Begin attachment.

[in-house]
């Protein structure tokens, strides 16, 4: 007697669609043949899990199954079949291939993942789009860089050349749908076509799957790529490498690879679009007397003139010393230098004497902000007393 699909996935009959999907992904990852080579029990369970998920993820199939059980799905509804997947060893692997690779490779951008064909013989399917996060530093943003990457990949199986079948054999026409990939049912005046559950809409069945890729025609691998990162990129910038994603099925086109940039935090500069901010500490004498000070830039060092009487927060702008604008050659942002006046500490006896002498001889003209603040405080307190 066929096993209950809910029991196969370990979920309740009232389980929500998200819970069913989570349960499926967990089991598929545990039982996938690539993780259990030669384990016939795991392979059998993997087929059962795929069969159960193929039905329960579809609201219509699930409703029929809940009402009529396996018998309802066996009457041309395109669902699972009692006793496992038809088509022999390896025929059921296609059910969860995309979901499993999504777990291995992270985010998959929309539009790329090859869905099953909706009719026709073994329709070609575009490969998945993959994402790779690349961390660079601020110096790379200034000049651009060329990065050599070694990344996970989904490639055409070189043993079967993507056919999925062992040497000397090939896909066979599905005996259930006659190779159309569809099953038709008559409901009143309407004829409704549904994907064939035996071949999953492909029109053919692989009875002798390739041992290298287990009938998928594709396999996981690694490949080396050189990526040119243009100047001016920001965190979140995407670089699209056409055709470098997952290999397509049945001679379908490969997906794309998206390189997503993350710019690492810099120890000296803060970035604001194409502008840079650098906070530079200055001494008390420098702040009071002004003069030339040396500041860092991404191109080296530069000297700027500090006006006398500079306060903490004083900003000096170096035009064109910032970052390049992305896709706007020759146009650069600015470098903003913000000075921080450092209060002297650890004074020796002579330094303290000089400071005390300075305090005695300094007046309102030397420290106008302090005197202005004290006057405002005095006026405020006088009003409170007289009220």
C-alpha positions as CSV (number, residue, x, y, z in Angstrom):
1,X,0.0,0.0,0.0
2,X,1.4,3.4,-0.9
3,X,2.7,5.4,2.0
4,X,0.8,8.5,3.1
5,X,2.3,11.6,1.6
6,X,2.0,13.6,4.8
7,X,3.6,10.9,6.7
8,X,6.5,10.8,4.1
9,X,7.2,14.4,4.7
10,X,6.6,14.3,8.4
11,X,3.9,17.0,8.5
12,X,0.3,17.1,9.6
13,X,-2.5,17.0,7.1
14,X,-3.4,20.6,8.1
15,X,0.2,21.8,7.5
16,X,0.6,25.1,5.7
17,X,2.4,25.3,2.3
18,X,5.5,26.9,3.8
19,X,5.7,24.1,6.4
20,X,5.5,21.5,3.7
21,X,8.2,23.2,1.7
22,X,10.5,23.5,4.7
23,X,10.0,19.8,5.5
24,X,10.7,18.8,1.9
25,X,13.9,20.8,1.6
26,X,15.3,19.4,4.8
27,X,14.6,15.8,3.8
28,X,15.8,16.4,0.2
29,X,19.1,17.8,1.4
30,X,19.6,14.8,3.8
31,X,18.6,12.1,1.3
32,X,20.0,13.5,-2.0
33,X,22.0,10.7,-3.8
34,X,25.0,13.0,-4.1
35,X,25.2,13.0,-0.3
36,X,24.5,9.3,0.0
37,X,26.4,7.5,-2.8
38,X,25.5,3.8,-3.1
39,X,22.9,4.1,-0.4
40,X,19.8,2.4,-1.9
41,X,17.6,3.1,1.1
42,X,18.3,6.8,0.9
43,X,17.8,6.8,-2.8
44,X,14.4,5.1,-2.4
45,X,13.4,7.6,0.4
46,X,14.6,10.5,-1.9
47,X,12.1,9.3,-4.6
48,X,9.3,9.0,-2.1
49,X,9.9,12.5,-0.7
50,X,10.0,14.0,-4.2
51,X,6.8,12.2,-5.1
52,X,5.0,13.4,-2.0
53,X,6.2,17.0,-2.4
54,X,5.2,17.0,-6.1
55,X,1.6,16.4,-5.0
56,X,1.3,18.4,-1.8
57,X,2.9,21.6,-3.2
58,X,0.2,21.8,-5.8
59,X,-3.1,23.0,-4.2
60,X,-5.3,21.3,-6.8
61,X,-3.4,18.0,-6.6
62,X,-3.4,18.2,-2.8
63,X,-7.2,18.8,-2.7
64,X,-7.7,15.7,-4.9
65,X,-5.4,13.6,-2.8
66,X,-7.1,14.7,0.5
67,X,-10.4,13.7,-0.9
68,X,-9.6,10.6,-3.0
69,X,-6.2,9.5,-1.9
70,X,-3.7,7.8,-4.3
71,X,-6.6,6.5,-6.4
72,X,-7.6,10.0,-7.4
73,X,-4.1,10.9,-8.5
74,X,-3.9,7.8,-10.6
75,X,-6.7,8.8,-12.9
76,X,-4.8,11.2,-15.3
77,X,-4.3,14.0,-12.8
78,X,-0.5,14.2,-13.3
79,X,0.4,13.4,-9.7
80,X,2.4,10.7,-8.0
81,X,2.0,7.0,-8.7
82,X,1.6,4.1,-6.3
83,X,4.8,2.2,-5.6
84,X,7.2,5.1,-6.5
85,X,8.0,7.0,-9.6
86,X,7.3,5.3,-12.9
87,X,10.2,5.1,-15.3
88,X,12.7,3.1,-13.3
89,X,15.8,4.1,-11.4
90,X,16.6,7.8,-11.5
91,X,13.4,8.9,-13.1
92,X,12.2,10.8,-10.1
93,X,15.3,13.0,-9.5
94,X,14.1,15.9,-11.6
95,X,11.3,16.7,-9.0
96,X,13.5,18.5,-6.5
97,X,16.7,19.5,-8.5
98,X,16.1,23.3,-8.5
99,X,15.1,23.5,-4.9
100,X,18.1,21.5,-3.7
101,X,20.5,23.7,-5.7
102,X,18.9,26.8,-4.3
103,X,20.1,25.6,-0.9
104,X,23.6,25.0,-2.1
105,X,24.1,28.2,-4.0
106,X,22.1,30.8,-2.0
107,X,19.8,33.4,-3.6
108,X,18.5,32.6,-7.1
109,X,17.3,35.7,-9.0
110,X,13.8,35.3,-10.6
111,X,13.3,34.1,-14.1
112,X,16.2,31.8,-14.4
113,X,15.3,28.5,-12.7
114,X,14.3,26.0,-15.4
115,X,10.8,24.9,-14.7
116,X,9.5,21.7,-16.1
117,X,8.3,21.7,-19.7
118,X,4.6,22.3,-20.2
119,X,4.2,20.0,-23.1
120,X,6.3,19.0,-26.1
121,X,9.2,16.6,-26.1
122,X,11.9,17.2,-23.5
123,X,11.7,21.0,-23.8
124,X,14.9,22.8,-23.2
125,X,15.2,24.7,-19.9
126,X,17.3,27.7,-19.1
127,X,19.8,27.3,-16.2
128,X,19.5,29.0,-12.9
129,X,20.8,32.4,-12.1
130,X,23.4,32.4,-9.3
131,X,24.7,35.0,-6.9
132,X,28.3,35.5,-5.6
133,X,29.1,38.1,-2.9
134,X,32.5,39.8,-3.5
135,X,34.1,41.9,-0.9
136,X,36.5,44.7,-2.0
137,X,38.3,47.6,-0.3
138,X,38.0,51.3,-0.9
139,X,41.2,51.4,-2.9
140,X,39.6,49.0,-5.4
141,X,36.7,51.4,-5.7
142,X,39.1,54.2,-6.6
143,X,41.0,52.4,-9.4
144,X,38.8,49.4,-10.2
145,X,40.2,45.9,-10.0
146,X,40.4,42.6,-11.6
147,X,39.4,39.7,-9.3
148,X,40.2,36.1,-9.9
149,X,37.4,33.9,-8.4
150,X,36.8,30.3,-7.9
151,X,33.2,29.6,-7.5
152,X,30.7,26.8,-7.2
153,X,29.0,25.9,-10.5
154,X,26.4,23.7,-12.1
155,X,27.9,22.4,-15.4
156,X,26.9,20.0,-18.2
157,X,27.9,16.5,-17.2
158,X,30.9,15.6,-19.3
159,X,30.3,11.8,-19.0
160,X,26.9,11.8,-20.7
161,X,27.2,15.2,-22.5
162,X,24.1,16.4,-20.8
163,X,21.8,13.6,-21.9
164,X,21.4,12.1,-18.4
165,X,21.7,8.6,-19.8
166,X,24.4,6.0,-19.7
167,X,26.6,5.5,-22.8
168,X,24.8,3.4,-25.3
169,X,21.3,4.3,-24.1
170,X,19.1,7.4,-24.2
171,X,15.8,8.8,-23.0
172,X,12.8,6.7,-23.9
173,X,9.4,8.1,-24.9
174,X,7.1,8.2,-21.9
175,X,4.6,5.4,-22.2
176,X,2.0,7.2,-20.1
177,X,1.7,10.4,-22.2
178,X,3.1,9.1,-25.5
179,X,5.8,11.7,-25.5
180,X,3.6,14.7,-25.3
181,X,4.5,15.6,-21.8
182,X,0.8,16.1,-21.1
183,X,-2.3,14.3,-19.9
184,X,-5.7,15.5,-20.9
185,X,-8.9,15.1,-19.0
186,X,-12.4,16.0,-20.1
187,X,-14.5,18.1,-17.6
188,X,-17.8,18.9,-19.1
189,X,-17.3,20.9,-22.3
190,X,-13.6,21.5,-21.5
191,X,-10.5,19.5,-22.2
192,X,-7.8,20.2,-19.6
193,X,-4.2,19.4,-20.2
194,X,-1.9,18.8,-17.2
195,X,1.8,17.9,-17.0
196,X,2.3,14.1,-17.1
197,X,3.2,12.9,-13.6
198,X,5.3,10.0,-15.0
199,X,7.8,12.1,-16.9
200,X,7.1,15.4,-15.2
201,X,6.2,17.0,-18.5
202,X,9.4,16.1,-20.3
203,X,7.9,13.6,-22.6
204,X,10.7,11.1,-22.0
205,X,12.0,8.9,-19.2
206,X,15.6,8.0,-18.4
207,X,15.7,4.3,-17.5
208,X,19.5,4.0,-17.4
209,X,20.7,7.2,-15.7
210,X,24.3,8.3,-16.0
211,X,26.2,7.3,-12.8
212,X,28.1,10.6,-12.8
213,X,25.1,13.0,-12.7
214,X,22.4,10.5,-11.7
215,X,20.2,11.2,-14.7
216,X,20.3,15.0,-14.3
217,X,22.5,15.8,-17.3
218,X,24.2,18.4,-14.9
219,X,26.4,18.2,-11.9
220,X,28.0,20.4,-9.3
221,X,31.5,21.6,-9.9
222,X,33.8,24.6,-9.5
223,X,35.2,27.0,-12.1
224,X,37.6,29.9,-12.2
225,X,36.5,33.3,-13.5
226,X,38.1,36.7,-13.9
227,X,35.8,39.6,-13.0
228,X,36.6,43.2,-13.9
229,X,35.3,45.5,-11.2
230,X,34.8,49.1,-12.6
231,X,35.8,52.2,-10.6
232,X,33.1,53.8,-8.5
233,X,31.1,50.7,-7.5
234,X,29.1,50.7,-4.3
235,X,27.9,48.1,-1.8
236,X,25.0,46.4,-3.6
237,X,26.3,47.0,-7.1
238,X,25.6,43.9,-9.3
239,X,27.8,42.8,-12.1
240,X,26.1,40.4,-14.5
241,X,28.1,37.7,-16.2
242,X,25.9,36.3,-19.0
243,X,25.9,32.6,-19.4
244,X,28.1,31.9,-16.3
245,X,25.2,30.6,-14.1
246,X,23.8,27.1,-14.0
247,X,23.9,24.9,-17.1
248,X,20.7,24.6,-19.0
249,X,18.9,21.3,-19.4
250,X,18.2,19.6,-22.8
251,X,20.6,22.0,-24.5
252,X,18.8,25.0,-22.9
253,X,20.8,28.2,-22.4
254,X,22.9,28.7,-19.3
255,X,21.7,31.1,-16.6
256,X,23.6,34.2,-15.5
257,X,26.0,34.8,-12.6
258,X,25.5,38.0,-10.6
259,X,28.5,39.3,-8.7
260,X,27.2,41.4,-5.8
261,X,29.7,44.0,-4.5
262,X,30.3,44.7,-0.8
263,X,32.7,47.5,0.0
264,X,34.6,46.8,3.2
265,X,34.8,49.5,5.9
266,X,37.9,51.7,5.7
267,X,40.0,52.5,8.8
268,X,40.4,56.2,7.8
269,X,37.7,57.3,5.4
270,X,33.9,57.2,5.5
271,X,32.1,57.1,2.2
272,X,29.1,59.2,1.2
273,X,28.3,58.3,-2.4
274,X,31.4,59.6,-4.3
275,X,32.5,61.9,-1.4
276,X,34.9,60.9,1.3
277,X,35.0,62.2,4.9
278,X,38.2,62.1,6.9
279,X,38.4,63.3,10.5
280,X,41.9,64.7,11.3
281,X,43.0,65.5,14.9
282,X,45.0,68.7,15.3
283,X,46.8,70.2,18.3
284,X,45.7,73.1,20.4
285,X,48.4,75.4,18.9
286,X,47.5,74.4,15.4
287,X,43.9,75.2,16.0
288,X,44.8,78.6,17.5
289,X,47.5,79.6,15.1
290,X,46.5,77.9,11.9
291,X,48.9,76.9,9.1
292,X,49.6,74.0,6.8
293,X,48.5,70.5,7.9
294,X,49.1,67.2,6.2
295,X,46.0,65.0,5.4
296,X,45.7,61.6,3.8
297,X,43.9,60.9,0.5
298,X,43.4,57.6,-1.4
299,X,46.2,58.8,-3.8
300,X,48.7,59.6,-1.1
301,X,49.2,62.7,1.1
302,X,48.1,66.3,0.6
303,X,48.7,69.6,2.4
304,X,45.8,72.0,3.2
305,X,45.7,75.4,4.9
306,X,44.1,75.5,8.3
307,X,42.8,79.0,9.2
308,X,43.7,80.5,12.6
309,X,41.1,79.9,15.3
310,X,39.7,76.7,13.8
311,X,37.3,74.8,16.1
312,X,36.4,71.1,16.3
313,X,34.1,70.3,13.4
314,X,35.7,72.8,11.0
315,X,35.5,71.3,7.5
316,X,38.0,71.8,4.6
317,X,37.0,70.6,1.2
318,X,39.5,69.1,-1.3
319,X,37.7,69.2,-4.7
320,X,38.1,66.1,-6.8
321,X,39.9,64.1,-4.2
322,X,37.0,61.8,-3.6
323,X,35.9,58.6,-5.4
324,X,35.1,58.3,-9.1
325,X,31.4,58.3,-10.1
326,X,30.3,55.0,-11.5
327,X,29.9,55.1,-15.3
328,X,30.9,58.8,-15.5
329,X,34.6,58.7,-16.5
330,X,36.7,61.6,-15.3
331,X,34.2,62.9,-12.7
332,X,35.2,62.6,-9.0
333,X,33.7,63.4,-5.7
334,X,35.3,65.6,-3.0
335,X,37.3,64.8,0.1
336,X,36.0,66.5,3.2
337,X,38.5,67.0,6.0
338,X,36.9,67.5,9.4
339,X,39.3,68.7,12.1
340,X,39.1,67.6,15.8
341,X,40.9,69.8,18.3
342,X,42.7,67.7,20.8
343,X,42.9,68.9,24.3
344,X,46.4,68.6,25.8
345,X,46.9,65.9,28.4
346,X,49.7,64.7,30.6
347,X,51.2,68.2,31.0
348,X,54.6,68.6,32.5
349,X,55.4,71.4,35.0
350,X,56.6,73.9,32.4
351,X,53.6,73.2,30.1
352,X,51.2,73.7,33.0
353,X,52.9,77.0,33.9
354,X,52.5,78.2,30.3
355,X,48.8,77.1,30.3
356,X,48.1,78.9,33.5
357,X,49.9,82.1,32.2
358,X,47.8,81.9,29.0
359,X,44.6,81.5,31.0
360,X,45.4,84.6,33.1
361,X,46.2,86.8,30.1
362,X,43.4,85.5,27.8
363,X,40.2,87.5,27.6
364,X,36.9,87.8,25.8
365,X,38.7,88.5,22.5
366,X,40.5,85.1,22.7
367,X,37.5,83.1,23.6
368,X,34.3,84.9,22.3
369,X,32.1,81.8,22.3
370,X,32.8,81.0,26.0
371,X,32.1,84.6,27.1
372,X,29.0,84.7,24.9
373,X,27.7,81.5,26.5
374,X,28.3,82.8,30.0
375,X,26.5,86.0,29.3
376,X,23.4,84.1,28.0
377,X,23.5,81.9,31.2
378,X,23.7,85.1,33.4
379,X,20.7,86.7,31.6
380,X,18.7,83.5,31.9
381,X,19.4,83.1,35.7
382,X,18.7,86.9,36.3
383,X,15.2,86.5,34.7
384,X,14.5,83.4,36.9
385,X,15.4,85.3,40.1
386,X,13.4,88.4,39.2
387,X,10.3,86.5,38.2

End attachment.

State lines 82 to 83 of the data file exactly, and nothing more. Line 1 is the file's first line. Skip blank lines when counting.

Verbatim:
79,X,0.4,13.4,-9.7
80,X,2.4,10.7,-8.0